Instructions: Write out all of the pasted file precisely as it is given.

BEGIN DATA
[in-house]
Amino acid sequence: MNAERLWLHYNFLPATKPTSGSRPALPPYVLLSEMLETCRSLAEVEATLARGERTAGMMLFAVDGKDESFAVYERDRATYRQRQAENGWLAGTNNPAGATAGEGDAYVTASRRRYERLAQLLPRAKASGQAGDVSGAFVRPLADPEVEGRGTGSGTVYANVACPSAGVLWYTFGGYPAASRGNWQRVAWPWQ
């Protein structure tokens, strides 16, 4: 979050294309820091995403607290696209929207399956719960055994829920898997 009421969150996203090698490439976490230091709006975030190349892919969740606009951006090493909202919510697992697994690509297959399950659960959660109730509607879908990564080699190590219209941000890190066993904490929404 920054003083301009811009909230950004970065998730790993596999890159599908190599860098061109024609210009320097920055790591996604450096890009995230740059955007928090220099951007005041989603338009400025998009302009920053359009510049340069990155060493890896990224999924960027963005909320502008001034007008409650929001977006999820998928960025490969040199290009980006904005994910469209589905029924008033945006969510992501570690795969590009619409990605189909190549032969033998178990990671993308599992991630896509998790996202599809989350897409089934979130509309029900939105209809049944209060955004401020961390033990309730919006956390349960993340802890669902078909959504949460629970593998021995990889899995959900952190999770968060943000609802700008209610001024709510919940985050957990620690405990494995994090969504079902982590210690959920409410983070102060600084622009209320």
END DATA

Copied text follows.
[in-house]
Amino acid sequence: MNAERLWLHYNFLPATKPTSGSRPALPPYVLLSEMLETCRSLAEVEATLARGERTAGMMLFAVDGKDESFAVYERDRATYRQRQAENGWLAGTNNPAGATAGEGDAYVTASRRRYERLAQLLPRAKASGQAGDVSGAFVRPLADPEVEGRGTGSGTVYANVACPSAGVLWYTFGGYPAASRGNWQRVAWPWQ
């Protein structure tokens, strides 16, 4: 979050294309820091995403607290696209929207399956719960055994829920898997 009421969150996203090698490439976490230091709006975030190349892919969740606009951006090493909202919510697992697994690509297959399950659960959660109730509607879908990564080699190590219209941000890190066993904490929404 920054003083301009811009909230950004970065998730790993596999890159599908190599860098061109024609210009320097920055790591996604450096890009995230740059955007928090220099951007005041989603338009400025998009302009920053359009510049340069990155060493890896990224999924960027963005909320502008001034007008409650929001977006999820998928960025490969040199290009980006904005994910469209589905029924008033945006969510992501570690795969590009619409990605189909190549032969033998178990990671993308599992991630896509998790996202599809989350897409089934979130509309029900939105209809049944209060955004401020961390033990309730919006956390349960993340802890669902078909959504949460629970593998021995990889899995959900952190999770968060943000609802700008209610001024709510919940985050957990620690405990494995994090969504079902982590210690959920409410983070102060600084622009209320």